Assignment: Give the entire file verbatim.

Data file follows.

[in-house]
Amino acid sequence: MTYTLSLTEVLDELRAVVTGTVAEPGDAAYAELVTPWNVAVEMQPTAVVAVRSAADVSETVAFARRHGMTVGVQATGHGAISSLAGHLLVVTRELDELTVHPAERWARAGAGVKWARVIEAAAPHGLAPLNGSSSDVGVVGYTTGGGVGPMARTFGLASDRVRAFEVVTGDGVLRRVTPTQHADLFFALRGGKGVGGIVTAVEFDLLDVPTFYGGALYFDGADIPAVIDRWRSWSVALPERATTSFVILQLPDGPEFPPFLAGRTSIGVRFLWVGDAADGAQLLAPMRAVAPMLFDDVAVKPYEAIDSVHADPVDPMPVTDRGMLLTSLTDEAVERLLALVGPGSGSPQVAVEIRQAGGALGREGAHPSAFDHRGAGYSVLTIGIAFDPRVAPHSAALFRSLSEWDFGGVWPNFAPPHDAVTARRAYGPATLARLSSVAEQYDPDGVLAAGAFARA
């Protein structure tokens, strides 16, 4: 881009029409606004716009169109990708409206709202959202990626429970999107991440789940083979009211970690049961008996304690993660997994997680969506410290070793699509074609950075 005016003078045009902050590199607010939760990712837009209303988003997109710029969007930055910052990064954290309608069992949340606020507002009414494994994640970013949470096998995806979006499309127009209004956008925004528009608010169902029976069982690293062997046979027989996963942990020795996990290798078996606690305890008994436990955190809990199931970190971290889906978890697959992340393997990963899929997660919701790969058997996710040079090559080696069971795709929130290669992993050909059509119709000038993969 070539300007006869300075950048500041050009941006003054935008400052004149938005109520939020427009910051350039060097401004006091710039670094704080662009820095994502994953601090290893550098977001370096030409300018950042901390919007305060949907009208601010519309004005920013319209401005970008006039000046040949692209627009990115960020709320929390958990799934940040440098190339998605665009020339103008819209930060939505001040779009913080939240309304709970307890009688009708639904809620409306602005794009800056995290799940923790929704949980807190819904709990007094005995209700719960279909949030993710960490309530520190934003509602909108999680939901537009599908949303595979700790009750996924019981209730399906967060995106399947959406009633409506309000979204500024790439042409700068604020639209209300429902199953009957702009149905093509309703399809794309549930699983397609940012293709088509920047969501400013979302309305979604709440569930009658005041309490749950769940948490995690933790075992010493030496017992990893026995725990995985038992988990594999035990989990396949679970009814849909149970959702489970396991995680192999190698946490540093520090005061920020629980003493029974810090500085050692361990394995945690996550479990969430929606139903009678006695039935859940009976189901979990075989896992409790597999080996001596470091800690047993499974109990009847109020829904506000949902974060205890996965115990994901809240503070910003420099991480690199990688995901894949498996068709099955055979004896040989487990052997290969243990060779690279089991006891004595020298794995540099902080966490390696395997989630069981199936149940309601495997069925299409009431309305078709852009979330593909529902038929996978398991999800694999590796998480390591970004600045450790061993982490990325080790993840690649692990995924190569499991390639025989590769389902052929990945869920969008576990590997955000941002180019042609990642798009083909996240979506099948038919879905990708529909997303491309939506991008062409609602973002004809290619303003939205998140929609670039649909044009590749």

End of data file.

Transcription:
[in-house]
Amino acid sequence: MTYTLSLTEVLDELRAVVTGTVAEPGDAAYAELVTPWNVAVEMQPTAVVAVRSAADVSETVAFARRHGMTVGVQATGHGAISSLAGHLLVVTRELDELTVHPAERWARAGAGVKWARVIEAAAPHGLAPLNGSSSDVGVVGYTTGGGVGPMARTFGLASDRVRAFEVVTGDGVLRRVTPTQHADLFFALRGGKGVGGIVTAVEFDLLDVPTFYGGALYFDGADIPAVIDRWRSWSVALPERATTSFVILQLPDGPEFPPFLAGRTSIGVRFLWVGDAADGAQLLAPMRAVAPMLFDDVAVKPYEAIDSVHADPVDPMPVTDRGMLLTSLTDEAVERLLALVGPGSGSPQVAVEIRQAGGALGREGAHPSAFDHRGAGYSVLTIGIAFDPRVAPHSAALFRSLSEWDFGGVWPNFAPPHDAVTARRAYGPATLARLSSVAEQYDPDGVLAAGAFARA
């Protein structure tokens, strides 16, 4: 881009029409606004716009169109990708409206709202959202990626429970999107991440789940083979009211970690049961008996304690993660997994997680969506410290070793699509074609950075 005016003078045009902050590199607010939760990712837009209303988003997109710029969007930055910052990064954290309608069992949340606020507002009414494994994640970013949470096998995806979006499309127009209004956008925004528009608010169902029976069982690293062997046979027989996963942990020795996990290798078996606690305890008994436990955190809990199931970190971290889906978890697959992340393997990963899929997660919701790969058997996710040079090559080696069971795709929130290669992993050909059509119709000038993969 070539300007006869300075950048500041050009941006003054935008400052004149938005109520939020427009910051350039060097401004006091710039670094704080662009820095994502994953601090290893550098977001370096030409300018950042901390919007305060949907009208601010519309004005920013319209401005970008006039000046040949692209627009990115960020709320929390958990799934940040440098190339998605665009020339103008819209930060939505001040779009913080939240309304709970307890009688009708639904809620409306602005794009800056995290799940923790929704949980807190819904709990007094005995209700719960279909949030993710960490309530520190934003509602909108999680939901537009599908949303595979700790009750996924019981209730399906967060995106399947959406009633409506309000979204500024790439042409700068604020639209209300429902199953009957702009149905093509309703399809794309549930699983397609940012293709088509920047969501400013979302309305979604709440569930009658005041309490749950769940948490995690933790075992010493030496017992990893026995725990995985038992988990594999035990989990396949679970009814849909149970959702489970396991995680192999190698946490540093520090005061920020629980003493029974810090500085050692361990394995945690996550479990969430929606139903009678006695039935859940009976189901979990075989896992409790597999080996001596470091800690047993499974109990009847109020829904506000949902974060205890996965115990994901809240503070910003420099991480690199990688995901894949498996068709099955055979004896040989487990052997290969243990060779690279089991006891004595020298794995540099902080966490390696395997989630069981199936149940309601495997069925299409009431309305078709852009979330593909529902038929996978398991999800694999590796998480390591970004600045450790061993982490990325080790993840690649692990995924190569499991390639025989590769389902052929990945869920969008576990590997955000941002180019042609990642798009083909996240979506099948038919879905990708529909997303491309939506991008062409609602973002004809290619303003939205998140929609670039649909044009590749």